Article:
There's history in them thar hills

In 1968, a group of 60-80 people came together in celebration of the history of the Musselshell Valley. Little did they know that conversation would lead to the development of a new long-standing pillar of Roundup - The Musselshell Valley Historical Museum. Today, it stands proudly in the center of Roundup as a beacon for the region’s past, present and future.

Photo by Dave Picchioni

The heritage of the Valley is diverse and complicated and telling its story completely would take careful attention. The rise and fall of the railroad brought riches, the boom of coal wasn’t without its scandals, and the relationship between Native Americans and homesteaders has had its battles. Fully aware of the undertaking ahead of them and inspired by the unique story that built our town, the group of volunteers pushed forward, and the Musselshell Valley Historical Museum officially opened April 28, 1973.


Across two stories and several outbuildings, the museum celebrates the stories of the industries and peoples that built our community: coal mining; agriculture; the 1989 Great Montana Centennial Cattle Drive, and Native Americans. You will also find a rich geological display of rocks and gems, works by local artists, local aviation history; and so much more.


A centerpiece of the museum installed to celebrate the bicentennial, the museum brought half of a homesteading cabin from the famed Northfields (NF) Ranch to their grounds to preserve the impact of homesteading on the region. Lord Lowther and his partner Cecil Clifton owned the cabin and it was considered a great privilege to get an invite as they were quite exclusive. The inside of the cabin was filled with the best furniture around made of dark woods, marble, and leather but the centerpiece of the cabin was Clifton’s piano. This cabin housed the only piano between Billings and Lewistown (a 125 mile drive today which would have taken days by horse and buggy). Today, you can step through the doors of Clifton’s half of the cabin and stand where the music was played that filled the prairie just a few miles outside of Roundup.


Just steps away from the cabin stands a tepee painted in the Blackfeet tradition by local artist, Joe Trakimas. The Musselshell River was the traditional boundary between the Crow and the Blackfeet. The Crow were south of the river and the Blackfeet nation started in present day Roundup and extended north of the river.

From newspapers to baby boots, from tractors to medical equipment, from yearbook photos to fossils, the museum serves as the archival home for generations of photos and artifacts donated by local people and people from all parts of the world. Today, it is not uncommon to stand in the museum and overhear visitors sharing the memories sparked by the items on display. As a generational town, the artifacts are not just objects from a story of the past, they are objects from the story of our past. The tools our grandparents used, the hair our siblings sported in their yearbook photos, the coal mines our parents worked in. Over the years, these artifacts have even allowed the museum to help curious visitors piece together the stories of their families and learn more about where they come from.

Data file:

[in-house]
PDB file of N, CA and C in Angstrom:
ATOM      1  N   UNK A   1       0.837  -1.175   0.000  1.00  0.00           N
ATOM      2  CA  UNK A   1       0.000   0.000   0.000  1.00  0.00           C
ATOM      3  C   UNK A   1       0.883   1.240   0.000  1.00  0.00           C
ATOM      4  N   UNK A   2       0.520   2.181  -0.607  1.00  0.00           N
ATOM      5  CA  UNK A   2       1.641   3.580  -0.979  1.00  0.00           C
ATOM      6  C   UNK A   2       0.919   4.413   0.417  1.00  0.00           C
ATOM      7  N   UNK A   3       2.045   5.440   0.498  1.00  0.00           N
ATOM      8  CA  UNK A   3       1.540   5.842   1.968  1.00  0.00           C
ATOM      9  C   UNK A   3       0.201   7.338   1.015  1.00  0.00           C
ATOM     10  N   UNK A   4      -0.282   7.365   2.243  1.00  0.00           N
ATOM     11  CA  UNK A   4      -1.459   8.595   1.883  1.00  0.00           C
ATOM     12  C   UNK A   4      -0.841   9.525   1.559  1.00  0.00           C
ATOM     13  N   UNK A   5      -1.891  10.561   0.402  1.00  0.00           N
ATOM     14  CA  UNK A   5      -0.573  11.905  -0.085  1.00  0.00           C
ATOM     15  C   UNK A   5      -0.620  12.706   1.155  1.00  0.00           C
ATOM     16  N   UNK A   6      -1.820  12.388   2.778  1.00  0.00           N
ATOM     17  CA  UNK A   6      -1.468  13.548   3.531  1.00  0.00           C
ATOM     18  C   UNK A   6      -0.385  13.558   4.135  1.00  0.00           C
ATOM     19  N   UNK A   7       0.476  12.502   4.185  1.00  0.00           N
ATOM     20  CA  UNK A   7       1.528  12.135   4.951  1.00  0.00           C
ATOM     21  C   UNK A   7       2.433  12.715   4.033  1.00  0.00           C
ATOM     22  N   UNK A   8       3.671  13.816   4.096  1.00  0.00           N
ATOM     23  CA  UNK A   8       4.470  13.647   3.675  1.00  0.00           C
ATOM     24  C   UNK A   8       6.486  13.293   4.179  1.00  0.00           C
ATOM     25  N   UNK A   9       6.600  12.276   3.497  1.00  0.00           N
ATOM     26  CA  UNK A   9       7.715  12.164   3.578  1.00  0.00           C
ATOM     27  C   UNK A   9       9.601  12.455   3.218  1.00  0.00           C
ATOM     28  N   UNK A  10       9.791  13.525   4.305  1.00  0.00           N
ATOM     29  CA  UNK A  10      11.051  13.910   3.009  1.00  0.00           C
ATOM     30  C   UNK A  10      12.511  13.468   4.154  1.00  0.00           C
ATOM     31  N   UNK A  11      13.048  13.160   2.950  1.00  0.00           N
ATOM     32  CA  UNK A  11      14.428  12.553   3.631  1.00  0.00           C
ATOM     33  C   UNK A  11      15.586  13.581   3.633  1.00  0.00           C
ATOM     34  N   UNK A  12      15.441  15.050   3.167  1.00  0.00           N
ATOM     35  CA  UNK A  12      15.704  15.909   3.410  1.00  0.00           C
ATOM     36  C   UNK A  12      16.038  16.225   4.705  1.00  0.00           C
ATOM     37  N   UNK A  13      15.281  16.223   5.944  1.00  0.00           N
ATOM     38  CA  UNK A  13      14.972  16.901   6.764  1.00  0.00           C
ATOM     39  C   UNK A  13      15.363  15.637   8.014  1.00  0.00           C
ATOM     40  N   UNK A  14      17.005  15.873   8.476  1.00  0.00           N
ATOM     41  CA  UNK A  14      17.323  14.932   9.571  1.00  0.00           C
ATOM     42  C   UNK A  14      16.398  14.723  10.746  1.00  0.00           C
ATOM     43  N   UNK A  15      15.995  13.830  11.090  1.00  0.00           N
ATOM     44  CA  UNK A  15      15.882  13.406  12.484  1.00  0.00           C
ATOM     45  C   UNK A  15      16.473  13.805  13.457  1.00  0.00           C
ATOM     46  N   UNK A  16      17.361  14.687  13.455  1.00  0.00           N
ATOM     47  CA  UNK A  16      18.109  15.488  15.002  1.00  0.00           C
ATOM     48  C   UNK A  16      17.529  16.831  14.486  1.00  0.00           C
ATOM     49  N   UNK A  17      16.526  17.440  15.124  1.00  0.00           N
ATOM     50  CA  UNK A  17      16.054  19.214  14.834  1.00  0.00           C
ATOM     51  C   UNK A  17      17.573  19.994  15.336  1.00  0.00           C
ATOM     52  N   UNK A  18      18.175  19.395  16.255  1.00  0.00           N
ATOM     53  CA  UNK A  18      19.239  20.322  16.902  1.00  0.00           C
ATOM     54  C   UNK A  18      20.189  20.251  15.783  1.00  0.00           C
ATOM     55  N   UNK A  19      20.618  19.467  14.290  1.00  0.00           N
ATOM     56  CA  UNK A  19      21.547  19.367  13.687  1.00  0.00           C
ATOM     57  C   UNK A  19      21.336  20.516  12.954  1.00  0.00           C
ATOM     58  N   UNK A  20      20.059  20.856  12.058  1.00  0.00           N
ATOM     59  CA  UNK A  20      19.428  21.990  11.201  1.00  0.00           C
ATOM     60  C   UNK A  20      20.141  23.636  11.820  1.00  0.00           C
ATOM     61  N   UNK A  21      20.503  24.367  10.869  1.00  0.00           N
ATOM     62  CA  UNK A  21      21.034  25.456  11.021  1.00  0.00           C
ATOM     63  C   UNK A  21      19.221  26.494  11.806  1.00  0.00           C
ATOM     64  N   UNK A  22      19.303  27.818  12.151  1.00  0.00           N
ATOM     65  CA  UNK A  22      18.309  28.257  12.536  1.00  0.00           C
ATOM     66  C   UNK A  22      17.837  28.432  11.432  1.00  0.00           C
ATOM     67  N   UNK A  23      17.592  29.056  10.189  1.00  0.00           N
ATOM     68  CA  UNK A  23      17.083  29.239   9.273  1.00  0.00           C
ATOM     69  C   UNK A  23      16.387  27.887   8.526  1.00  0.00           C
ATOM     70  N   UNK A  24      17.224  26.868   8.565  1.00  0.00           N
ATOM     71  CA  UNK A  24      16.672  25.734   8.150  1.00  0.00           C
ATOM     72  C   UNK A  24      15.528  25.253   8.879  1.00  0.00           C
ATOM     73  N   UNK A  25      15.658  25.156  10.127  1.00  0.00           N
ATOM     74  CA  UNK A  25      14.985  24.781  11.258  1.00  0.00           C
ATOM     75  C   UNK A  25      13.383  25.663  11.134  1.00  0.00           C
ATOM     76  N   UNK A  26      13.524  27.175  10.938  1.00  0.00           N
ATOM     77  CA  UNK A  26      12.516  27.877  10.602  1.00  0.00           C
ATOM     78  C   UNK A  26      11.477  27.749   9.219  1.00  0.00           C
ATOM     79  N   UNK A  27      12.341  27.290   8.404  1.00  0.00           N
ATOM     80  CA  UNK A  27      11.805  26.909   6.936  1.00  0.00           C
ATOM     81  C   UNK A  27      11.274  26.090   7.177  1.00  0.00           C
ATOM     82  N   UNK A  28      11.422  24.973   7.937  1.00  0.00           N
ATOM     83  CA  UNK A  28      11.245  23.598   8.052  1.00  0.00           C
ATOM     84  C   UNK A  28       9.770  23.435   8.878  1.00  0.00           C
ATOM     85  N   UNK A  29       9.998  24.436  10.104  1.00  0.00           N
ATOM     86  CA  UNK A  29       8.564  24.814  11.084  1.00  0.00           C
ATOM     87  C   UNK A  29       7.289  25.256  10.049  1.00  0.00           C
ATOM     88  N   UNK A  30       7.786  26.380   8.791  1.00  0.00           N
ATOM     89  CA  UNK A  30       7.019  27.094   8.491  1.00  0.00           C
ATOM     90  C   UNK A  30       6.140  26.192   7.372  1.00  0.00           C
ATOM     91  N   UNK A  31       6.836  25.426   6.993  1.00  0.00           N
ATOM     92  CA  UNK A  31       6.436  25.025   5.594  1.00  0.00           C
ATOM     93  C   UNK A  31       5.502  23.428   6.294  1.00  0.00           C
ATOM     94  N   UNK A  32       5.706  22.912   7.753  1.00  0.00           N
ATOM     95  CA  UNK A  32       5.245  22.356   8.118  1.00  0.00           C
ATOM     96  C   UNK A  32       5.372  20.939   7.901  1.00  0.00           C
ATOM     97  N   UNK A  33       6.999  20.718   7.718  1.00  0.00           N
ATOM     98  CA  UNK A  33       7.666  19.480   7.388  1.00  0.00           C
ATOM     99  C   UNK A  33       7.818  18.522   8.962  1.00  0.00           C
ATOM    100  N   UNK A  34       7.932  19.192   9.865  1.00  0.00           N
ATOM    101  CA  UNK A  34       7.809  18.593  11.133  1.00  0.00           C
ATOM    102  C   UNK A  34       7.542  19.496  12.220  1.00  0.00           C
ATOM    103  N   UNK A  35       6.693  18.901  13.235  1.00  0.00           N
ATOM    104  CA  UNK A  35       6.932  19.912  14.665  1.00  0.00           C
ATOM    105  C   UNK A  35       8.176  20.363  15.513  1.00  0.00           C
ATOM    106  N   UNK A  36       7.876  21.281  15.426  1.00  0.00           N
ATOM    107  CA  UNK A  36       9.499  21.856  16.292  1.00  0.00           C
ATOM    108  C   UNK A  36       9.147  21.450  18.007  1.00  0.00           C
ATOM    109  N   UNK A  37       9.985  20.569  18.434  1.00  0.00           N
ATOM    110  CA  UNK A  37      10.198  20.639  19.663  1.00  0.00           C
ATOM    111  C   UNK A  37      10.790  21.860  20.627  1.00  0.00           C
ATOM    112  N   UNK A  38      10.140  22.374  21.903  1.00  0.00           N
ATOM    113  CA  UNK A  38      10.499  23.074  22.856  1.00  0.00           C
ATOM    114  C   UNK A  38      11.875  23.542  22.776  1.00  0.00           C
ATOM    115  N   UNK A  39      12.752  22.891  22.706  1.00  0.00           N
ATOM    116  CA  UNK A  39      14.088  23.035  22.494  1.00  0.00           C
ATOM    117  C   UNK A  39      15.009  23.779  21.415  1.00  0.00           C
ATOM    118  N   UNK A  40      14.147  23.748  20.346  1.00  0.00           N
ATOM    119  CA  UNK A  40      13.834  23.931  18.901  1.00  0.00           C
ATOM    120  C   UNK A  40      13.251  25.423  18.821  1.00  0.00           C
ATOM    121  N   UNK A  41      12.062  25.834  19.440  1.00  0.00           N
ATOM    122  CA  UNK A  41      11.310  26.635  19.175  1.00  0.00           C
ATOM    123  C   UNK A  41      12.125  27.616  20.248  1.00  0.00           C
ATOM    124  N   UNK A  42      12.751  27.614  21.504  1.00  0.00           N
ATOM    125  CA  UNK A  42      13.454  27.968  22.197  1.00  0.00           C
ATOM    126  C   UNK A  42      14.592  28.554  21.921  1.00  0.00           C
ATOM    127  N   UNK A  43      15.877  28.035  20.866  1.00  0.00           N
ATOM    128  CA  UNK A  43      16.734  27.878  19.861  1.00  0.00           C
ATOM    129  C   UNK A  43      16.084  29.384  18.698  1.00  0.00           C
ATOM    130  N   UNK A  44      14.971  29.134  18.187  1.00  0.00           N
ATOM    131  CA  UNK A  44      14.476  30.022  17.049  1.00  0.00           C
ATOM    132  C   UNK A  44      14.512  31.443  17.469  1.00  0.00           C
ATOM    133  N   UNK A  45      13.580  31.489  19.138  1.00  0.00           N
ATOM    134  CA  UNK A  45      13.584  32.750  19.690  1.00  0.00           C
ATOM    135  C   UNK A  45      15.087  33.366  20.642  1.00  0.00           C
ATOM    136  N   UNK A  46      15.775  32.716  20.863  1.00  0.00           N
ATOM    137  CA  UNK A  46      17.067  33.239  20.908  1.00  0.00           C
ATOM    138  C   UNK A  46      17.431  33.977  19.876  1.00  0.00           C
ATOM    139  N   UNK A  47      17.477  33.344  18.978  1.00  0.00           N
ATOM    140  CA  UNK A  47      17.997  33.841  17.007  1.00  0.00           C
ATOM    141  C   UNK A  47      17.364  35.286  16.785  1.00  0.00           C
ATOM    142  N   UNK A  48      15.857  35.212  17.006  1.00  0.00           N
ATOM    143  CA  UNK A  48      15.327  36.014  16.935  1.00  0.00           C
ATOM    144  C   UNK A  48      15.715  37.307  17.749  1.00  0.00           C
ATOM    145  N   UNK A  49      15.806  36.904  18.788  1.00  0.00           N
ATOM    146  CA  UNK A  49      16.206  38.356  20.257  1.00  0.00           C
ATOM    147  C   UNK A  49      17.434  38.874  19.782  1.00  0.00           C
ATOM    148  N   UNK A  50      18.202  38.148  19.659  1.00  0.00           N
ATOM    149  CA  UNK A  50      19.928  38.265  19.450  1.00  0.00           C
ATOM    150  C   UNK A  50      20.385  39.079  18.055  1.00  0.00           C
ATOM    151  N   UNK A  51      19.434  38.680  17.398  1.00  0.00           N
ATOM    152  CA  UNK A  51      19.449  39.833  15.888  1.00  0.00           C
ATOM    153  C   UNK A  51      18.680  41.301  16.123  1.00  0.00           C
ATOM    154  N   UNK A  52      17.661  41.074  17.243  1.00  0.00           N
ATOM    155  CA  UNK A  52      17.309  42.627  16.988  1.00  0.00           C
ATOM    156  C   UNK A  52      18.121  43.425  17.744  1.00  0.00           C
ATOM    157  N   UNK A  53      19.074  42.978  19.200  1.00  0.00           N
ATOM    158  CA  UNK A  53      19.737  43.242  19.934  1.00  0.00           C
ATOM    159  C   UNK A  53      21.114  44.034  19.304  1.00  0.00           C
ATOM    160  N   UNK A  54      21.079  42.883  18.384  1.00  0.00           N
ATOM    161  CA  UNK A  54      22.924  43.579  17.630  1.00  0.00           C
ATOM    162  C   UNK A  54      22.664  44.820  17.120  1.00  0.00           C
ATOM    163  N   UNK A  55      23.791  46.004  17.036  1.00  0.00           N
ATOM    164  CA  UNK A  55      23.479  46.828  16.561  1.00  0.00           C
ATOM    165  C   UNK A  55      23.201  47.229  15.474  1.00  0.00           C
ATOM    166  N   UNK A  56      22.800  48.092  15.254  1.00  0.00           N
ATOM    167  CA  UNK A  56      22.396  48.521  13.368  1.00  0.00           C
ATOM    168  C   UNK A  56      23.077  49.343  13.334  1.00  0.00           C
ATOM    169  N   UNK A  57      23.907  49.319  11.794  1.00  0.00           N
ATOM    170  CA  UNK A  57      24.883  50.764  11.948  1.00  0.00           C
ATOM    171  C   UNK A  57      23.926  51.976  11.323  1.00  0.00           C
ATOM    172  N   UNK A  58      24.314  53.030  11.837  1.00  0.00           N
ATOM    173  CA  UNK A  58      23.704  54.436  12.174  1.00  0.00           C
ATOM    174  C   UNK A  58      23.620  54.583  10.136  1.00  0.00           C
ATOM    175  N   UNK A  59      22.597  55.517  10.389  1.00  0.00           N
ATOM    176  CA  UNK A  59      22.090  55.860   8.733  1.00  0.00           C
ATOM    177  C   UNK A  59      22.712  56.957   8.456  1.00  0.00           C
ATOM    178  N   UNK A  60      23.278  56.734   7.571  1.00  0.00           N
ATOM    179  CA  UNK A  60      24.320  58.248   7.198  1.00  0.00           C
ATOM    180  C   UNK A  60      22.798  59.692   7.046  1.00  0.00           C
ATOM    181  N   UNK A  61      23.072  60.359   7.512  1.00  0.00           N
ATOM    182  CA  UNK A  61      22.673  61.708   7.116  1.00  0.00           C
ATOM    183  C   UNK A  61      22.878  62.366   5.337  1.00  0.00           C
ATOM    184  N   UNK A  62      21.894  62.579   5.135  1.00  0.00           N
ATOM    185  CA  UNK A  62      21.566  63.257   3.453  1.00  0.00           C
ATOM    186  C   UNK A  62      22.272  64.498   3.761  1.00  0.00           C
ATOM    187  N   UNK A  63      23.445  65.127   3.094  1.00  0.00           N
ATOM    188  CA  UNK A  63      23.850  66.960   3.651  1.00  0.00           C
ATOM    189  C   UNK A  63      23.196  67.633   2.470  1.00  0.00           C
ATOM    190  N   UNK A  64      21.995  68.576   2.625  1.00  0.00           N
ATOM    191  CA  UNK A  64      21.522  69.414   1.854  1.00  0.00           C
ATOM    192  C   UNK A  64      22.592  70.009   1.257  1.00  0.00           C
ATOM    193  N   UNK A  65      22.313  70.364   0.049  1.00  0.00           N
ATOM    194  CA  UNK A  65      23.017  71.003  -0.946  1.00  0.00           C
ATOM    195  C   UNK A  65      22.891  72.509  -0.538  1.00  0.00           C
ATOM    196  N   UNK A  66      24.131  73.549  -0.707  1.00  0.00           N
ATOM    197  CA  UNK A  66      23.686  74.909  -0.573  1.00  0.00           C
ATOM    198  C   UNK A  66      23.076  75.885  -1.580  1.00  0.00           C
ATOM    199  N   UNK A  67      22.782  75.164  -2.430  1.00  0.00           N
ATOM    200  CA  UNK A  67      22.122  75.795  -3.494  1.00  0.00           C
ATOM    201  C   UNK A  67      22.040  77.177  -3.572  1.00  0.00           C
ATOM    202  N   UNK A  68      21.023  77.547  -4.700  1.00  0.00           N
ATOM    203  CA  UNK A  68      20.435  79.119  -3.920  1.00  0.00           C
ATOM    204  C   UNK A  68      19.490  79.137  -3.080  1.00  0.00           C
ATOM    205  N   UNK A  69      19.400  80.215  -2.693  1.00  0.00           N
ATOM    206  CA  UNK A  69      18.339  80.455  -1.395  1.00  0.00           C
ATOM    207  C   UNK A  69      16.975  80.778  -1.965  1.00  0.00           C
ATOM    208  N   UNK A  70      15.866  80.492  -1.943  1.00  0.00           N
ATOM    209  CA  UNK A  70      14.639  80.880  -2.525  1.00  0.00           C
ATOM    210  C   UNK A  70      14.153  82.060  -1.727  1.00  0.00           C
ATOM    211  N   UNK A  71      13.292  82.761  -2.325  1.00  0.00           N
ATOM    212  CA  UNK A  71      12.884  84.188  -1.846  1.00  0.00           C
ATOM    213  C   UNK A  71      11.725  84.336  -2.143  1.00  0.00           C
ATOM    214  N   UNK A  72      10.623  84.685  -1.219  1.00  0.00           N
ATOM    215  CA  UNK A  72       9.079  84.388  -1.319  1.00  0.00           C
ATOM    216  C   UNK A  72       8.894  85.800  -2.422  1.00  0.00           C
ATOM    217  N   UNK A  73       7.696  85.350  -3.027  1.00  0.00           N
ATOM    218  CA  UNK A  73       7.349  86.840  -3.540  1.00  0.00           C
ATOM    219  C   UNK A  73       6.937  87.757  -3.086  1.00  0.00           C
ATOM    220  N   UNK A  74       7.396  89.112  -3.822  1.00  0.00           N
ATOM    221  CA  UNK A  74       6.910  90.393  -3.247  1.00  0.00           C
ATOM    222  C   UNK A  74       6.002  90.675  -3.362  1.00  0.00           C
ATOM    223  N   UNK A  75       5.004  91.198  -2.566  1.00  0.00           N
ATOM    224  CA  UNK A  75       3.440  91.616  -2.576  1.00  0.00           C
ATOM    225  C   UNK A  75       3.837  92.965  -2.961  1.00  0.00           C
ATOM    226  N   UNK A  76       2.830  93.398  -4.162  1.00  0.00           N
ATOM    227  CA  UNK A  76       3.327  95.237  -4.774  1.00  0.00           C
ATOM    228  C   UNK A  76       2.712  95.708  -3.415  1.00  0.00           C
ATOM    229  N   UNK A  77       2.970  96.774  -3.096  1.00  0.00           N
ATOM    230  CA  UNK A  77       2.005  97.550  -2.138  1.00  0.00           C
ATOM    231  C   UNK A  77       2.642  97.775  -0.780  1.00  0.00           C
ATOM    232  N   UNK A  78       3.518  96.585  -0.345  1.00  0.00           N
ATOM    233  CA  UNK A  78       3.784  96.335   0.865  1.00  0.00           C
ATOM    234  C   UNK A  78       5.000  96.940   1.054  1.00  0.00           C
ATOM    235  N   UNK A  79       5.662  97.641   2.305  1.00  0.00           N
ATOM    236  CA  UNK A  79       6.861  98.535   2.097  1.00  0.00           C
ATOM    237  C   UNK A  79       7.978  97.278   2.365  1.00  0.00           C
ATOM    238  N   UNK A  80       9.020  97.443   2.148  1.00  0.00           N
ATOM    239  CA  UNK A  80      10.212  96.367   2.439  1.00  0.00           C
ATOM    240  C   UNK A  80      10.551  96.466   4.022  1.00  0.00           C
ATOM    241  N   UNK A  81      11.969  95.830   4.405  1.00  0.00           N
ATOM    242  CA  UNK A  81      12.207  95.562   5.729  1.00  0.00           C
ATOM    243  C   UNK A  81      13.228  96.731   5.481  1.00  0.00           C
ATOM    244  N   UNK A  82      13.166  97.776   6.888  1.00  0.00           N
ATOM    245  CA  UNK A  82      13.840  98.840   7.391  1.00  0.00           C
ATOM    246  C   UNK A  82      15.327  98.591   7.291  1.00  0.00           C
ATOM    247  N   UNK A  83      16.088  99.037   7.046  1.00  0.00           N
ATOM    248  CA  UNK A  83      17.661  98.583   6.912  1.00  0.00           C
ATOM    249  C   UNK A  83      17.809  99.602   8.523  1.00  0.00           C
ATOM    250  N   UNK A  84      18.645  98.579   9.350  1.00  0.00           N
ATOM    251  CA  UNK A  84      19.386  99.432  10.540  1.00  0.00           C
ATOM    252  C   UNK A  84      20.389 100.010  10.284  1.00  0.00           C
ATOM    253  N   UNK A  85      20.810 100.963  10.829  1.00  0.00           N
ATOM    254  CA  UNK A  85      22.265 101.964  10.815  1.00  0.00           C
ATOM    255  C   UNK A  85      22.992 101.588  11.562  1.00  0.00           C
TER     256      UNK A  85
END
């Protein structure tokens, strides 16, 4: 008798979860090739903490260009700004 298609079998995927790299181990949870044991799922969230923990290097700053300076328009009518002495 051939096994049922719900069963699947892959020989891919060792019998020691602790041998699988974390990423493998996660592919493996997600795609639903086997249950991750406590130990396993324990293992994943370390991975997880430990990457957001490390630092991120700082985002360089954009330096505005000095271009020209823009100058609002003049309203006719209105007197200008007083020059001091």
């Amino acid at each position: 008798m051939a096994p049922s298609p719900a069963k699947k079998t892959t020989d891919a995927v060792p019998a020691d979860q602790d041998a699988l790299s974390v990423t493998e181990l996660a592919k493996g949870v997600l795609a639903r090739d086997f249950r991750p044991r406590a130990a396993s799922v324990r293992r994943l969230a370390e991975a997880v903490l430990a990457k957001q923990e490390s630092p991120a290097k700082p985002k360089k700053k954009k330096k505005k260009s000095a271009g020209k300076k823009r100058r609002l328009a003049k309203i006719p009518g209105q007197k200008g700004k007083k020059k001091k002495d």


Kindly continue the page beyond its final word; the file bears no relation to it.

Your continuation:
Every visitor to the museum has entered through the doors of the historic Saint Benedict’s Catholic School building, listed on the National Register of Historic Places in 1988. Built in the final years of Roundup’s explosive beginning, this two-story brick building was built in 1920 as a school for the hundreds of European immigrant families that followed the railroad to the Musselshell River Valley. With its buff-colored bricks, symmetrical design, and iconic facade, this building is an archetype of western architecture at the turn of the 20th century.

Over time, the building evolved from a boarding school run by traveling nuns who lived in the basement into a support building for the local public schools and finally, in 1972, the Musselshell Historical Museum stepped in to preserve the building and promote an understanding and appreciation of the history of the lower Musselshell River Valley by collecting, preserving, and providing a broad access to the historical resources maintained by the museum. A perfect mission for a building whose own story is fit for the history books.


As more is learned about the history of the region, the museum grows and evolves. Recent exhibit additions include a saloon, dress shop, tool shed, and a café. With so many scientifically significant geologic discoveries near Roundup, the Museum is also starting to grow its exhibits that celebrate the rock formations and the fossils that surround us!


In addition, the museum provides opportunities for people to come together and volunteer their time by helping with tours, planning displays, or doing research. It is a place for people to be with each other and write the history of the future.

 

The Musselshell Valley Historical Museum is just one block off of Main Street. The museum is open from May through September every day from 1:00pm to 5:00pm. Admission is free & donations from visitors help the museum grow.


Dale Alger moved to Roundup with his wife Tomi in 1980 for a job as librarian at the historic Central Elementary School. Sixteen years later, he transferred to the Roundup Community Library at Roundup High School. He has always loved history and because of that he began working with the Musselshell Valley Historical Museum several years ago. He enjoys researching and telling the stories of the artifacts and displays at the museum.


Enjoy these photos taken by Dale Alger


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